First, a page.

NIMASA, modular refinery operators deliberate on availability of Sulphur compliant bunker fuel
The Nigerian Maritime Administration and Safety Agency (NIMASA) and modular refinery operators, on Wednesday, deliberated on the availability of 0.5 per cent Sulphur compliant bunker fuel in preparedness for its enforcement in the country.
The 2020 Sulphur Cap initiative by the International Maritime Organisation (IMO) is meant to address the pollution emitted by the shipping industry, and to protect the environment by limiting the use of the most polluting forms of fuel.
The only regular exception to the use of 0.50 per cent Sulphur fuel would be for the relatively small number of ships which elected to use the equivalent compliance with Regulation 4 of MARPOL Annex VI such as LNG fuel or the fitting of an Exhaust Gas Cleaning System (EGCS).
The Executive Director Operations, NIMASA, Mr. Ahmed Shehu, disclosed this at the NIMASA two-day meeting with modular refinery operators/fuel oil suppliers on the availability of 0.5 per cent Sulphur compliant bunker fuel and national level of preparedness for implementation.
According to Shehu, represented by Mr. Isa Mudi, Head, Marine Environment Management Department of NIMASA, said the agency had been sensitising Nigerian operators since Jan. 1, 2020, when the IMO International Convention kicked off, and so would not accept excuses for non-compliance, when implemented.
“The IMO regulations to reduce Sulphur oxides emissions from ships first came into force in 2005, under Annex VI of the international MARPOL convention for the prevention of pollution from ships. Since then, the limits on Sulphur oxides have been progressively tightened.
“From Jan. 1, 2020, the limit for Sulphur in fuel used onboard ships operating outside designated emission control areas has been reduced to 0.50 per cent.
“This will significantly reduce the amount of Sulphur oxides emanating from ships and should have major healthy and environmental benefits for the world and our dear country Nigeria, particularly for populations living close to ports and coastal areas.
“And so today, we are making yet another history in our collective efforts in combating climate change and adapting to the impact of global warming in Nigeria,” he said.
Shehu noted that the agency, as the nation’s maritime administrator, had engaged in several activities geared towards the actualisation of IMO 0.5 per cent limit compliance and other regulations under MARPOL Annex VI.
He urged ship owners to comply with the relevant regulatory provisions as the agency would ensure availability of the fuel in Nigeria, in line with the IMO Sulphur content specifications of 0.5 per cent in collaboration with modular refinery operators, tank farm owners, bunker fuel suppliers and other relevant stakeholders.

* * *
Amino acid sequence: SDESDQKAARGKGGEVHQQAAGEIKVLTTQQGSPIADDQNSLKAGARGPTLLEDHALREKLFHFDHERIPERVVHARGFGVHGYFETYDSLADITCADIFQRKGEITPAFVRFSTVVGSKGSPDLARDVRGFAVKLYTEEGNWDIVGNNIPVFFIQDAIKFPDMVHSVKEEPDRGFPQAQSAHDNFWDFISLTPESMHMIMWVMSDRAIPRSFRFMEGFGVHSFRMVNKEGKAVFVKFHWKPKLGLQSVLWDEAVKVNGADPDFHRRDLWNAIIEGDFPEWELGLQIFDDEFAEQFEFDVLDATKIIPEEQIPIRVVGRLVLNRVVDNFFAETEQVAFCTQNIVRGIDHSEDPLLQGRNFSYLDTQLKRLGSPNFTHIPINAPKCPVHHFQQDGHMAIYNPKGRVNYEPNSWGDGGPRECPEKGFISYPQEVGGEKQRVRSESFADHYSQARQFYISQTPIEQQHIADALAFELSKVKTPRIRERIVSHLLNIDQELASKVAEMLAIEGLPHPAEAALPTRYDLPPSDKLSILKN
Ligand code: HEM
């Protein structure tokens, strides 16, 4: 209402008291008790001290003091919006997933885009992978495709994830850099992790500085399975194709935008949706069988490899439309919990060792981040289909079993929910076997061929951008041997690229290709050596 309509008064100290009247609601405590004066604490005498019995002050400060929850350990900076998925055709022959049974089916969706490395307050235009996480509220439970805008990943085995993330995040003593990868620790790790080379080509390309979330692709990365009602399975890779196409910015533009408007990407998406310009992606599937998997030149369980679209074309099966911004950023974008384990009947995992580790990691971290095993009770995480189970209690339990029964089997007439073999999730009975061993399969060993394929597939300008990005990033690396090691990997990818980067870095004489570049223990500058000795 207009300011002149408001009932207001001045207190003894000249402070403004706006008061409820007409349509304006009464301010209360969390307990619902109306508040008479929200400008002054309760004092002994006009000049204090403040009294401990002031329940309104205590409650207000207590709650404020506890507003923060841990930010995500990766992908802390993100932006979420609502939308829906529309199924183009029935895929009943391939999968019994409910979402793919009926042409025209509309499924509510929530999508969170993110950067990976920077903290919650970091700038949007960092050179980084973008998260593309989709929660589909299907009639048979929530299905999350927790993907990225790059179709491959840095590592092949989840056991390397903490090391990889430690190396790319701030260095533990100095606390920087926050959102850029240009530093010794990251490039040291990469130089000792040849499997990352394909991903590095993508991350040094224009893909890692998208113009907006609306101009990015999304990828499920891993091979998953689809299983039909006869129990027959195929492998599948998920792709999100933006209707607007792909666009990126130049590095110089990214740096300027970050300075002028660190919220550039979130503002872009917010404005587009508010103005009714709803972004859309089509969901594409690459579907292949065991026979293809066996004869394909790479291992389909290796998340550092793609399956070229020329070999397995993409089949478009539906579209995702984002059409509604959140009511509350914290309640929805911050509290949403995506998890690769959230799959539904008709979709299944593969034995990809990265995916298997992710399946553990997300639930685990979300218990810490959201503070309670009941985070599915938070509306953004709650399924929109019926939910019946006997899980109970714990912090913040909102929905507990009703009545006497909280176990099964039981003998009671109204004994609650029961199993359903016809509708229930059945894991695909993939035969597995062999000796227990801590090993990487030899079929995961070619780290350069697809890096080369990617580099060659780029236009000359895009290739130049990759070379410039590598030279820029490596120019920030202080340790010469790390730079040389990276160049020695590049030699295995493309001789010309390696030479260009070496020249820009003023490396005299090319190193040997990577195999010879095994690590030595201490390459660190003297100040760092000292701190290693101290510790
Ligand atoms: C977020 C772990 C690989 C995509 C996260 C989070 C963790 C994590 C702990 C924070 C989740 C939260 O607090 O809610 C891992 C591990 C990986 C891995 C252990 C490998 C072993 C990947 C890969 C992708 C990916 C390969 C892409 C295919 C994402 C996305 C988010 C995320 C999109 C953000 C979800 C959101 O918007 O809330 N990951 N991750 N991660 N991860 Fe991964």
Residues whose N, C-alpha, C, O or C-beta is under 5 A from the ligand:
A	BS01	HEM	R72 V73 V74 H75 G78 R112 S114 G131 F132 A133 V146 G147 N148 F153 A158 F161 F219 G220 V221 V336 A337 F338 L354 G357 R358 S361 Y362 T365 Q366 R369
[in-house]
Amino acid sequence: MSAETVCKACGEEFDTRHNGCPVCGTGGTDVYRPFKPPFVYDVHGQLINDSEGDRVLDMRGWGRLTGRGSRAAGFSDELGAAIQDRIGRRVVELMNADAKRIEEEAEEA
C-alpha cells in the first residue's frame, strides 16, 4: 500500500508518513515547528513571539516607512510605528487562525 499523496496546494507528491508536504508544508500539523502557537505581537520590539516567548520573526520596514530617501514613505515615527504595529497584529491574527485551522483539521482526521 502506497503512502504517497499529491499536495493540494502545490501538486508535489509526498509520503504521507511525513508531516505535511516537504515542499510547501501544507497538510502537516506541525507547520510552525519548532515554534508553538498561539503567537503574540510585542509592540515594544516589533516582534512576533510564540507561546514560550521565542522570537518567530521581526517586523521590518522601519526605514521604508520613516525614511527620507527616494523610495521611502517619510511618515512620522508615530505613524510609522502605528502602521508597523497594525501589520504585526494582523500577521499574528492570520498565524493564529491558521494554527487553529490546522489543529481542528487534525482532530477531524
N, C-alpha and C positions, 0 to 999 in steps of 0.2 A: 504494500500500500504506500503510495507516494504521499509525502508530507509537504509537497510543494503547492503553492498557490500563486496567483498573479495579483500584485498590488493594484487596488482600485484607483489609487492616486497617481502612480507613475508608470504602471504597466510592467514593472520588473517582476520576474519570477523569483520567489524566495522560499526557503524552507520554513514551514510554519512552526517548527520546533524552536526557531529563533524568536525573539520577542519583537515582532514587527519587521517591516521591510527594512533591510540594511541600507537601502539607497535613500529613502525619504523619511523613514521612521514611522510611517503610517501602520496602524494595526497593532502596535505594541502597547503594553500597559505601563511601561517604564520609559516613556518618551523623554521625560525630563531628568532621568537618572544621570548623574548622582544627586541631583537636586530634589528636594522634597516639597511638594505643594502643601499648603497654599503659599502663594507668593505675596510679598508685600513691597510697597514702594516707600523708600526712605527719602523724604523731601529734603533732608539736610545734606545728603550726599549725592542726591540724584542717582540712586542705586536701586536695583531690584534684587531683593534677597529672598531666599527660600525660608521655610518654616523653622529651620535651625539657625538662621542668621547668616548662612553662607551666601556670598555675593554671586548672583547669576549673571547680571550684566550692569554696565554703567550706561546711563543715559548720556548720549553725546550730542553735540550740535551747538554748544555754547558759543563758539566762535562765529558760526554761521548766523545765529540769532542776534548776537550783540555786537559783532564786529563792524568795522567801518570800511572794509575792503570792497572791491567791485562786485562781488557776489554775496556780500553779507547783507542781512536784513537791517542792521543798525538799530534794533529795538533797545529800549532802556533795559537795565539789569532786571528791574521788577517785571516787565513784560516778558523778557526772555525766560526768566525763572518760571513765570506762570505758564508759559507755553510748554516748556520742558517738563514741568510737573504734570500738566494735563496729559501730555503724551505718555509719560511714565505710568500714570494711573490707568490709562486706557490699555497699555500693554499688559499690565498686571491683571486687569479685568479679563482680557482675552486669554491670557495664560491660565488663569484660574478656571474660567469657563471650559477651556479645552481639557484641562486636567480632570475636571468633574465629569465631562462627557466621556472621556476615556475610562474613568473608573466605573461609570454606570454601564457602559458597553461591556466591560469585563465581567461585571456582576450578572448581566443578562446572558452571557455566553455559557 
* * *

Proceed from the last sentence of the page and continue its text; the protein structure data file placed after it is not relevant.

In her contribution, Dr. Oma Ofodile, Deputy Director, Marine Environment Department of NIMASA, while giving an update on the issue, noted that the regime was here to stay, adding that Nigeria was running foul of implementing the convention.
“We have taken the first step by setting standards for implementation which has been approved but faced with the problem of availability of bunker fuel.
“Also, there are alternatives in place if we don’t have the compliance fuel but this will not be allowed for eternity and the next is implementation of sanctions and that is why we are here,” she said.
Mr. Babajide Soyode, Technical Consultant to Dangote, said they required data from NIMASA on the quantity of bunker oil of needed requirement for local and international shipping.
“Nigeria has low Sulphur fuel. We have been thinking about this Sulphur cap since 2007, but what we need is data from NIMASA. We can make 5,000 tons per day and even more,” he said.
Mr. Olumide Ajayi from the Nigerian Ports Authority (NPA), noted that compliance with the Sulphur cap was mandatory, and that non-compliance was not good as people would suffer from the disease that would come from it.
“In 2019, NIMASA organised a stakeholder forum like this and issue of Sulphur cap was mentioned and we said that there is a market of two million dollars that will waste away for non-compliance.
“We also seem to be very lazy with data and we do not carry out research because, in NPA’s website, one can see reports of vessels that visit our ports and the gross tonnage,” he said.